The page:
In the third episode of a series that might as well be dubbed “Jake Drake: Problem Solver,” Clements’s fourth-grade narrator again looks back at third grade, in particular an uncomfortable week when he became the subject of a little too much teacherly praise. All Jake does is help his math teacher open a computer program, rinse some brushes in Art, sit quietly on the bus and such—but suddenly he’s golden, getting all-too-public head pats even from fearsome Principal Karp and Mr. Collins, the gym teacher. Worse yet, Jake’s desperate attempts to regain his previous anonymity with rude behavior backfire, making him look even more like a brownnose to his classmates. Fans of Hurwitz’s Aldo or Kline’s Horrible Harry will feel right at home with this easy middle reader, and if the plotting is more labored than in Clements’s stand-alone tales (Frindle, 1996; The Landry News, 1999; etc), his young protagonist shows a winning mix of pride and common sense—plus the courage to share his discomfiture at last with Mrs. Karp. She cleverly gets him off the hook after explaining that the fault lies not with him, but with her and the other grown-ups for not realizing the effects of their preferential treatment. Children aren’t the only readers who might learn something from this. (Fiction. 8-10)

Pub Date: Nov. 1, 2002

ISBN: 0-689-83919-7

Page Count: 80

Publisher: Simon & Schuster

Review Posted Online: May 20, 2010

Kirkus Reviews Issue: Nov. 1, 2001

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McDonald’s irrepressible third-grader (Judy Moody Gets Famous, 2001, etc.) takes a few false steps before hitting full stride. This time, not only has her genius little brother Stink submitted a competing entry in the Crazy Strips Band-Aid design contest, but in the wake of her science teacher’s heads-up about rainforest destruction and endangered animals, she sees every member of her family using rainforest products. It’s all more than enough to put her in a Mood, which gets her in trouble at home for letting Stink’s pet toad, Toady, go free, and at school for surreptitiously collecting all the pencils (made from rainforest cedar) in class. And to top it off, Stink’s Crazy Strips entry wins a prize, while she gets . . . a certificate. Chronicled amusingly in Reynolds’s frequent ink-and-tea drawings, Judy goes from pillar to post—but she justifies the pencil caper convincingly enough to spark a bottle drive that nets her and her classmates not only a hundred seedling trees for Costa Rica, but the coveted school Giraffe Award (given to those who stick their necks out), along with T-shirts and ice cream coupons. Judy’s growing corps of fans will crow “Rare!” right along with her. (Fiction. 8-10)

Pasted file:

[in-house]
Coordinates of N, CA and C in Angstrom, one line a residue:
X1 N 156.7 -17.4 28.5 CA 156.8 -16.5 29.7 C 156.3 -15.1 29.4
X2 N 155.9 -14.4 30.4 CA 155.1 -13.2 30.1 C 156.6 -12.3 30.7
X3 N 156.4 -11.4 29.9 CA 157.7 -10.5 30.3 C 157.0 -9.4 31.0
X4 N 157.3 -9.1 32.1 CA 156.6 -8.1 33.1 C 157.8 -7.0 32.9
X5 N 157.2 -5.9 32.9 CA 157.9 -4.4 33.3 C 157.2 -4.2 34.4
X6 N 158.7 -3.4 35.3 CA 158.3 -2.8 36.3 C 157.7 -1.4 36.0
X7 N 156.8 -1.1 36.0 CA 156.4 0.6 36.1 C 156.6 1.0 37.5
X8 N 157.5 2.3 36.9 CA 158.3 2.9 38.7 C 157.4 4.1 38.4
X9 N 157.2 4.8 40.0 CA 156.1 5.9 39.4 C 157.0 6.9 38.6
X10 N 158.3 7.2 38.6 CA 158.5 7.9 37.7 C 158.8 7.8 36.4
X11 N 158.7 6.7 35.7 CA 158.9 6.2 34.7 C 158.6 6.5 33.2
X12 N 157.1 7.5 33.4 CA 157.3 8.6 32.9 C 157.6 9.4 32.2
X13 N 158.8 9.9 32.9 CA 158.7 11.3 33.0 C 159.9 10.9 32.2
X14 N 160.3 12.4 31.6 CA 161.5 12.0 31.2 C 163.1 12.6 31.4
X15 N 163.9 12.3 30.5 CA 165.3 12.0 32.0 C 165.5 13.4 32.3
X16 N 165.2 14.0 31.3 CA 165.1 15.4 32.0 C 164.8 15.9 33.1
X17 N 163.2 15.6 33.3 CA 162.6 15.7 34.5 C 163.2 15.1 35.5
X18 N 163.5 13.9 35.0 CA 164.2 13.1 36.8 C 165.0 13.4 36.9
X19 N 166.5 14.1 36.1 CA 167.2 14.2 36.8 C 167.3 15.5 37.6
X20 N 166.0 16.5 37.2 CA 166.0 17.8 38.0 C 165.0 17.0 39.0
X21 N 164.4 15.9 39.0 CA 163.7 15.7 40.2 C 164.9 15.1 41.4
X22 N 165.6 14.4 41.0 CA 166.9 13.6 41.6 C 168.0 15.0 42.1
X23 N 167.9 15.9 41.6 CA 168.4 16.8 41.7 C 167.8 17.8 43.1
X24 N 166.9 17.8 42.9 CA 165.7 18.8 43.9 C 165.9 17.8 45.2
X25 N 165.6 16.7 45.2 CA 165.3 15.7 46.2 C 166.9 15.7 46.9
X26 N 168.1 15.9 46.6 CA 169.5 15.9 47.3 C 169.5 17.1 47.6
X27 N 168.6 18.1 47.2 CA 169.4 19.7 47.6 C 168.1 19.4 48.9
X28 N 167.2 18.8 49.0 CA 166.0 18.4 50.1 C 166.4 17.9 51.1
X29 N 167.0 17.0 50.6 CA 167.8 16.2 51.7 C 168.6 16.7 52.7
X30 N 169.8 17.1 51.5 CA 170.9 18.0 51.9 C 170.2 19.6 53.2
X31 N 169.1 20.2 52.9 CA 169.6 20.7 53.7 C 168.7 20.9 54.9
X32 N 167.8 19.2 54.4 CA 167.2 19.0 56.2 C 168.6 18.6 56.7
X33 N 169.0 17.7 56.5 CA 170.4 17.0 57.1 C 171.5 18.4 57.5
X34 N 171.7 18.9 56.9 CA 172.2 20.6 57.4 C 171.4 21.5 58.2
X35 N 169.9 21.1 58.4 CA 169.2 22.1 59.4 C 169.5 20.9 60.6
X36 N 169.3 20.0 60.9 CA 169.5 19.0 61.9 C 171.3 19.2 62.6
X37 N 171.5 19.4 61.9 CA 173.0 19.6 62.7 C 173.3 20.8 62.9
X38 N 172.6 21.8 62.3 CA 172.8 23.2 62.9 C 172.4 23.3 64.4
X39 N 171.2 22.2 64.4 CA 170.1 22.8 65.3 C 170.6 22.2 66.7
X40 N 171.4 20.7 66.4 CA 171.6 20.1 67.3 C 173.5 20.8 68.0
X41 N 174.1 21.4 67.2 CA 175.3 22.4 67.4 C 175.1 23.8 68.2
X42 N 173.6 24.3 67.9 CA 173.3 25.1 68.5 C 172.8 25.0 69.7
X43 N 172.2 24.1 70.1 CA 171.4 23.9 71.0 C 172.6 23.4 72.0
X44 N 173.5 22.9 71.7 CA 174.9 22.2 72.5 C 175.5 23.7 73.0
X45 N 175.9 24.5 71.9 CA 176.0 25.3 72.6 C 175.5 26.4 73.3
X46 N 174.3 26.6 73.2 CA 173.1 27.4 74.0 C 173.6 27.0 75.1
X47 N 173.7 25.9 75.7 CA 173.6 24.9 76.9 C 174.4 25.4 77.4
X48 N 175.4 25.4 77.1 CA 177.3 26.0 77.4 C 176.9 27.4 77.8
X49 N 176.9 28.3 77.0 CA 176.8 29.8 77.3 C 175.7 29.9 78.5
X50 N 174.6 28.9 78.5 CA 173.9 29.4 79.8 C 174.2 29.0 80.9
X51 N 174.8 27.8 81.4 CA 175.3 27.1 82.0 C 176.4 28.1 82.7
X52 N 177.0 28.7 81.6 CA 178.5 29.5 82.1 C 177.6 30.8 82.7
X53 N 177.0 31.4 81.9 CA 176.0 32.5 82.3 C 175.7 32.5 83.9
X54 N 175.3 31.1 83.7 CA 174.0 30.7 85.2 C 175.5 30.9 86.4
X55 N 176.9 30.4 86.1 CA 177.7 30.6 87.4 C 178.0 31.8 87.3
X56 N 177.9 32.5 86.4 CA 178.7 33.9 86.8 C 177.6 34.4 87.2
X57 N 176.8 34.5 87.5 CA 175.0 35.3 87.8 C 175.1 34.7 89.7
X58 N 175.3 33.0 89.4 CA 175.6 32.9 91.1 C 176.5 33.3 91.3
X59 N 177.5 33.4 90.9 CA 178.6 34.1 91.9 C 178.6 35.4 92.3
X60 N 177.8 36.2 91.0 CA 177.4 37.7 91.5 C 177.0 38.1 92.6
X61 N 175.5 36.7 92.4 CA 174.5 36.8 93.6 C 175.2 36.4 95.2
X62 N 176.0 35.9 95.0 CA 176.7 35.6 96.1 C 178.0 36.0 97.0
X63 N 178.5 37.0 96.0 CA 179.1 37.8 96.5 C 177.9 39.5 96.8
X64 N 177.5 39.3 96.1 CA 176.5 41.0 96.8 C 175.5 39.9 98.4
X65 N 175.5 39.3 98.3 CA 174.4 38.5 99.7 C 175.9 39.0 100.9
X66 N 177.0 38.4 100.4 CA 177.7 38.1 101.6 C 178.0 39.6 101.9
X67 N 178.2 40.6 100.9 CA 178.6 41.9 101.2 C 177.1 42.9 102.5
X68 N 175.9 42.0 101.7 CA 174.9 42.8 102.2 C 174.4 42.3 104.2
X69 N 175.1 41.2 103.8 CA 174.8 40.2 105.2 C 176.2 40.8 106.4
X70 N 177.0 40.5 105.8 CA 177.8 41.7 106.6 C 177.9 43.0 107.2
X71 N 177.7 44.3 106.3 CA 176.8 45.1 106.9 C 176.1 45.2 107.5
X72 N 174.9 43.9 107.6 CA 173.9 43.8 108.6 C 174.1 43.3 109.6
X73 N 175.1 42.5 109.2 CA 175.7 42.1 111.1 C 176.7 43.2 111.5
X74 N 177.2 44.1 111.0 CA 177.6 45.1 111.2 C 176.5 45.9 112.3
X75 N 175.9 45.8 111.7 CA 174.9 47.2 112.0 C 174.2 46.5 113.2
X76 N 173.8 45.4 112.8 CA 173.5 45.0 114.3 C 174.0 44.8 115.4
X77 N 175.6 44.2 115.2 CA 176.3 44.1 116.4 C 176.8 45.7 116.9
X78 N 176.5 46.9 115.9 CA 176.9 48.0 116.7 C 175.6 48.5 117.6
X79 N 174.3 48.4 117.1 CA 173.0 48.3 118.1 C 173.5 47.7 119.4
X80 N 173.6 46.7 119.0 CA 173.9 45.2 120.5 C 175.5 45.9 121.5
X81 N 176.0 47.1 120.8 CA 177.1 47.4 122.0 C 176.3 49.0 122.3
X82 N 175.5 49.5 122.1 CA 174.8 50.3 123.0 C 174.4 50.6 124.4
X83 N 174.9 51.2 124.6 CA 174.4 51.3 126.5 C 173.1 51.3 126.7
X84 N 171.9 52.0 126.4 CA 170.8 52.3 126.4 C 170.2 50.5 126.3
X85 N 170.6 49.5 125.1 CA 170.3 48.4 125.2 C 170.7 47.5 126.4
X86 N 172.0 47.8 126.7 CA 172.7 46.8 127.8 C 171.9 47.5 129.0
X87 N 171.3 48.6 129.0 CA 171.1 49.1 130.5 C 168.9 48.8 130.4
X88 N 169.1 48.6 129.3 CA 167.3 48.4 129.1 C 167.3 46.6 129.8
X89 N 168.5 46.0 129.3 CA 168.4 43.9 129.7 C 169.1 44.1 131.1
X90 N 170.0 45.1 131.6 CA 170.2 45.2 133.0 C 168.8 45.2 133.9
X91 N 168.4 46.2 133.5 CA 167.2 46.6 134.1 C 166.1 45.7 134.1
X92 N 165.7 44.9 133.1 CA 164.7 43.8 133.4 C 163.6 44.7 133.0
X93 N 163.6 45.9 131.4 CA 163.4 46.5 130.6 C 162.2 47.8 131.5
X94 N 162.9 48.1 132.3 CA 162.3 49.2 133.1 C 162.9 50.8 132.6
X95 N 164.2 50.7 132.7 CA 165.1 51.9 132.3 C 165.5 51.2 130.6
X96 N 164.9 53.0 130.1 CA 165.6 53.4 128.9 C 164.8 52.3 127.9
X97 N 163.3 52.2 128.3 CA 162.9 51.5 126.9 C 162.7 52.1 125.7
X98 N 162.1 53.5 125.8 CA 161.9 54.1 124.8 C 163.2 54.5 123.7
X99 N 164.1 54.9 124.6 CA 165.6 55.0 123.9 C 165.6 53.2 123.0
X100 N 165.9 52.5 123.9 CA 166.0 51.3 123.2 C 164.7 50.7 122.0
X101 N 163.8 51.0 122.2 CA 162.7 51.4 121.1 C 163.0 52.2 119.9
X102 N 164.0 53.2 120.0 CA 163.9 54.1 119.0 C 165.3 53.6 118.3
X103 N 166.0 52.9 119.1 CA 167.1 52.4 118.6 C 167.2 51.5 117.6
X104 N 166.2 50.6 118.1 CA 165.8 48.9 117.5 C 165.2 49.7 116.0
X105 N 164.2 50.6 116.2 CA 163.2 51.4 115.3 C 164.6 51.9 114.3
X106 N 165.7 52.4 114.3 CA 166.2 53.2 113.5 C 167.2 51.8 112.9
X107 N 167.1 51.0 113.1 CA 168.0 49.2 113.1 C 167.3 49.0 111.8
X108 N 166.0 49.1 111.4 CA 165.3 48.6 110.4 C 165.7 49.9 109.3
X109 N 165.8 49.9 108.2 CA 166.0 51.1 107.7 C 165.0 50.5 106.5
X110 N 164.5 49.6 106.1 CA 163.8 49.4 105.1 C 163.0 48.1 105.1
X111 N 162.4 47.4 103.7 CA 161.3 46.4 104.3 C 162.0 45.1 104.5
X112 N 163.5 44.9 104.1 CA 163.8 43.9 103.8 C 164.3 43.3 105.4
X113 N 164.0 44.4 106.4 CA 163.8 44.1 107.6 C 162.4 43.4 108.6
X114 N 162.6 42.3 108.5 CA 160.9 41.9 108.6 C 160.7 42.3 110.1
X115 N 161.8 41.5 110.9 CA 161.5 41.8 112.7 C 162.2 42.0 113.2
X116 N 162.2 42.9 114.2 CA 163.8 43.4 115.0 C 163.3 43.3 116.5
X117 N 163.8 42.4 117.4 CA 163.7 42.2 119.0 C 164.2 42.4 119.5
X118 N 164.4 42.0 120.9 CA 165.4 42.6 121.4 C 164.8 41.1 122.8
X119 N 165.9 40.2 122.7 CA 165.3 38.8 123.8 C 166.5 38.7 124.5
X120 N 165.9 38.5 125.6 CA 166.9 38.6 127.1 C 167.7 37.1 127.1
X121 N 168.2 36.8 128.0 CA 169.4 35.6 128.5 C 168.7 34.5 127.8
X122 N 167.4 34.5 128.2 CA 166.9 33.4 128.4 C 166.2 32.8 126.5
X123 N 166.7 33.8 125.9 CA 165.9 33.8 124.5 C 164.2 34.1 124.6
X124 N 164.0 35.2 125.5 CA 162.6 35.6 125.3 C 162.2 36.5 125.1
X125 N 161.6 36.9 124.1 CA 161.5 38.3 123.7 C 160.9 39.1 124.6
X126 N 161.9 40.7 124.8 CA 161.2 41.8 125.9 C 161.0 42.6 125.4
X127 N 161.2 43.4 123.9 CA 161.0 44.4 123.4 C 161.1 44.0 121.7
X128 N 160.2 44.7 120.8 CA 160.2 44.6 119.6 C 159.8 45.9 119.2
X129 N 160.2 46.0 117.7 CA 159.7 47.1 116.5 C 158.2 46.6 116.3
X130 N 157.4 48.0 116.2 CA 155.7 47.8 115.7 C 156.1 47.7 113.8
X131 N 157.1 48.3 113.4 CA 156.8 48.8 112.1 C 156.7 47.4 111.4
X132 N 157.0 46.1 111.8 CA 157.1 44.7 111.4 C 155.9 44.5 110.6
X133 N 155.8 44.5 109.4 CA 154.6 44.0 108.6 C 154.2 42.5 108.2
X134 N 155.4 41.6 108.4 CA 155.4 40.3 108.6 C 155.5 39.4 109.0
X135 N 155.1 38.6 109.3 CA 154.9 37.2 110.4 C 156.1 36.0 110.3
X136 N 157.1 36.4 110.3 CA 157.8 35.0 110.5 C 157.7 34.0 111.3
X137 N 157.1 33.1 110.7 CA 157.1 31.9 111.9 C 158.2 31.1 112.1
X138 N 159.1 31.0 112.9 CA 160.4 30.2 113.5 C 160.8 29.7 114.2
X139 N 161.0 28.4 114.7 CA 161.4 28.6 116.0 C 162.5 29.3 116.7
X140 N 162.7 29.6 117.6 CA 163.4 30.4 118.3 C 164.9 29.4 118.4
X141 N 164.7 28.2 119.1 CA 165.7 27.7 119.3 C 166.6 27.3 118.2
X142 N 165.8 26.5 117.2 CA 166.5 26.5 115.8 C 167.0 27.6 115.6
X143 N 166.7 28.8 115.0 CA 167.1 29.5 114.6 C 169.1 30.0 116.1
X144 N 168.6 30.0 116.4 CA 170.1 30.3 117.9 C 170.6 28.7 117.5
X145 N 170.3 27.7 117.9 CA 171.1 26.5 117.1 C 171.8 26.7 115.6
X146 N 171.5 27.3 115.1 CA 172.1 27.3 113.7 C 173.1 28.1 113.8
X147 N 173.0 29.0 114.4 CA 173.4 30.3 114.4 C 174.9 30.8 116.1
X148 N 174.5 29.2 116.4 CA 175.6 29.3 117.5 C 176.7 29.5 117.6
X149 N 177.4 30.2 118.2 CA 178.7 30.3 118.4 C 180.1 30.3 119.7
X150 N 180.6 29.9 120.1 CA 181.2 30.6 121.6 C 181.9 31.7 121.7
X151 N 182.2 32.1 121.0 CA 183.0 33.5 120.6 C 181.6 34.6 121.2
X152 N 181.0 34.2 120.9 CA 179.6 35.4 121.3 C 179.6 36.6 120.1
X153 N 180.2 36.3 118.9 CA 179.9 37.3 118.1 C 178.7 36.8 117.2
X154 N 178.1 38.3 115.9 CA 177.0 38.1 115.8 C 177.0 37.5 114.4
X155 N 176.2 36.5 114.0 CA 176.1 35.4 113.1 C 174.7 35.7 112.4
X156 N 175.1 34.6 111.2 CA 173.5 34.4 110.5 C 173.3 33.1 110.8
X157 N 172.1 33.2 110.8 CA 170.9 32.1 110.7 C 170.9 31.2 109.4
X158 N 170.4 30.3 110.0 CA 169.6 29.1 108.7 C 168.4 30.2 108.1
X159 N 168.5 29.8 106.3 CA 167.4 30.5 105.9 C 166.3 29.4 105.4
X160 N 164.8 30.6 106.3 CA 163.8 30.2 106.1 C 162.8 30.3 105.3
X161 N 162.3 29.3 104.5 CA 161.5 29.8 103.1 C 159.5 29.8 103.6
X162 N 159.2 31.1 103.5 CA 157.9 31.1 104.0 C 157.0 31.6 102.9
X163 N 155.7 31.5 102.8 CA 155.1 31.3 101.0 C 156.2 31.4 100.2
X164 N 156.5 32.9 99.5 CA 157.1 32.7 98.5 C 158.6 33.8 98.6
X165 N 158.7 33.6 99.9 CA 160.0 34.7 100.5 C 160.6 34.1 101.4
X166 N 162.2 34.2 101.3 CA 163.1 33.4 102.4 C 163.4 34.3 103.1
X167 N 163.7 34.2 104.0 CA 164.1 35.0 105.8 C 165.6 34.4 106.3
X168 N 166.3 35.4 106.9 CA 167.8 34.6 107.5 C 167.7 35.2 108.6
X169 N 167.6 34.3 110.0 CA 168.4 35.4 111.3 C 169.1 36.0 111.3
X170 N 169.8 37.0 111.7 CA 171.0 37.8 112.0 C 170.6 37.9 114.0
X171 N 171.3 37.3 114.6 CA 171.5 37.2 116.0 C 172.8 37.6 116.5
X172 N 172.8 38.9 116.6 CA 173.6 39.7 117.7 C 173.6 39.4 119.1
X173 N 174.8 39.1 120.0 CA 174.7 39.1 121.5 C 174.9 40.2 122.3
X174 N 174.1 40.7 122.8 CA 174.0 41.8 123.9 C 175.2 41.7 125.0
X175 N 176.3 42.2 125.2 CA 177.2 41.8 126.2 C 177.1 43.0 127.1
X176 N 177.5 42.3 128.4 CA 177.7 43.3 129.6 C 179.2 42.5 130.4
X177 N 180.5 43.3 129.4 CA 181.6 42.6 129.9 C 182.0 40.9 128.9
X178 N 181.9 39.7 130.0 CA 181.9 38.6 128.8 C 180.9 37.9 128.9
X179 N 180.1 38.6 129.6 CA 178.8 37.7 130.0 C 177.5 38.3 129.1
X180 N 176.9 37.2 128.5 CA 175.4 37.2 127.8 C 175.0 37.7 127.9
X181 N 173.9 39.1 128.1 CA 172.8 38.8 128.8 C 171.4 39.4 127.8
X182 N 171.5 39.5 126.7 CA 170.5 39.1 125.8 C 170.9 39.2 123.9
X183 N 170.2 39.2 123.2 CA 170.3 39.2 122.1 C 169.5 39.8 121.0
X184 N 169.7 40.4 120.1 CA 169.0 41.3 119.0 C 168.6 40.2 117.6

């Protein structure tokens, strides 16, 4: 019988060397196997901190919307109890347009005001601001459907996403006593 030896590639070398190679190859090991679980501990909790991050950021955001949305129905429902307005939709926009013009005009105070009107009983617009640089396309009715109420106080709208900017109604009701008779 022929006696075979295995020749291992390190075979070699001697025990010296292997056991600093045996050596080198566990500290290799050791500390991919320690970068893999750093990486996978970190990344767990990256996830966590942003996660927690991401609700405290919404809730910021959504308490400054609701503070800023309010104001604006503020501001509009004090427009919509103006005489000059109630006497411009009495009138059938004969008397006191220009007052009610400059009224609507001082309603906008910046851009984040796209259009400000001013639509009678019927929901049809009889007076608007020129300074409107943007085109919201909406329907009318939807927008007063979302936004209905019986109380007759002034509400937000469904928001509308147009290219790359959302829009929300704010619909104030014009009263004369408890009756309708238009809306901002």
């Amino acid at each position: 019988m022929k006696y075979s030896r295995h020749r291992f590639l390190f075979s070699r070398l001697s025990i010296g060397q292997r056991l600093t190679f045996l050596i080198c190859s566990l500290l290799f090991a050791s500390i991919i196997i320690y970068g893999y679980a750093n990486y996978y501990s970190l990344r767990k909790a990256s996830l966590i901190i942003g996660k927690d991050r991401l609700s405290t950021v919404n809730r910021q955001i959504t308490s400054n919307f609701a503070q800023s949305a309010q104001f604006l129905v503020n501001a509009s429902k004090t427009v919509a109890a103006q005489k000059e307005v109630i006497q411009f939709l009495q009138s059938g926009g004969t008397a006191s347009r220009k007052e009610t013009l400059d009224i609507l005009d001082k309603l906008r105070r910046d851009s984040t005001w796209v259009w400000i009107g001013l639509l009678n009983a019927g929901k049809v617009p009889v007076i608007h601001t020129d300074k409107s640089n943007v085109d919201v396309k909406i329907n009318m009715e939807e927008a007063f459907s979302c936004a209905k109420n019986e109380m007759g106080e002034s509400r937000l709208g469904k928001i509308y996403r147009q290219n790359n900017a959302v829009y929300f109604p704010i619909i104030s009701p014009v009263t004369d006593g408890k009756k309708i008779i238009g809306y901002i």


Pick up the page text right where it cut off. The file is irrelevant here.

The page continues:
Pub Date: Aug. 1, 2002

ISBN: 0-7636-1446-7

Page Count: 160

Publisher: Candlewick

Review Posted Online: May 20, 2010

Kirkus Reviews Issue: July 1, 2002

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For shark fanciers, a look at a Los Angeles Natural History Museum exhibit, Sharks: Fact and Fantasy. Now touring the country, it includes models of large and small sharks, many of them swimming in simulated undersea settings. The text follows a group of young museum-goers as they examine shark teeth, fossil sharks, sharks in art, and a living shark embryo; shark anatomy, special adaptations, types of sharks, and some shark facts are also included. Photos are clear, colorful and engaging. Not comprehensive, but an attractive added purchase. Pronunciation guide; additional reading; index. (Nonfiction. 8-10)

Pub Date: Sept. 23, 1991

ISBN: 0-395-57560-5

Page Count: 48

Publisher: Clarion Books

Review Posted Online: May 20, 2010

Kirkus Reviews Issue: Sept. 1, 1991

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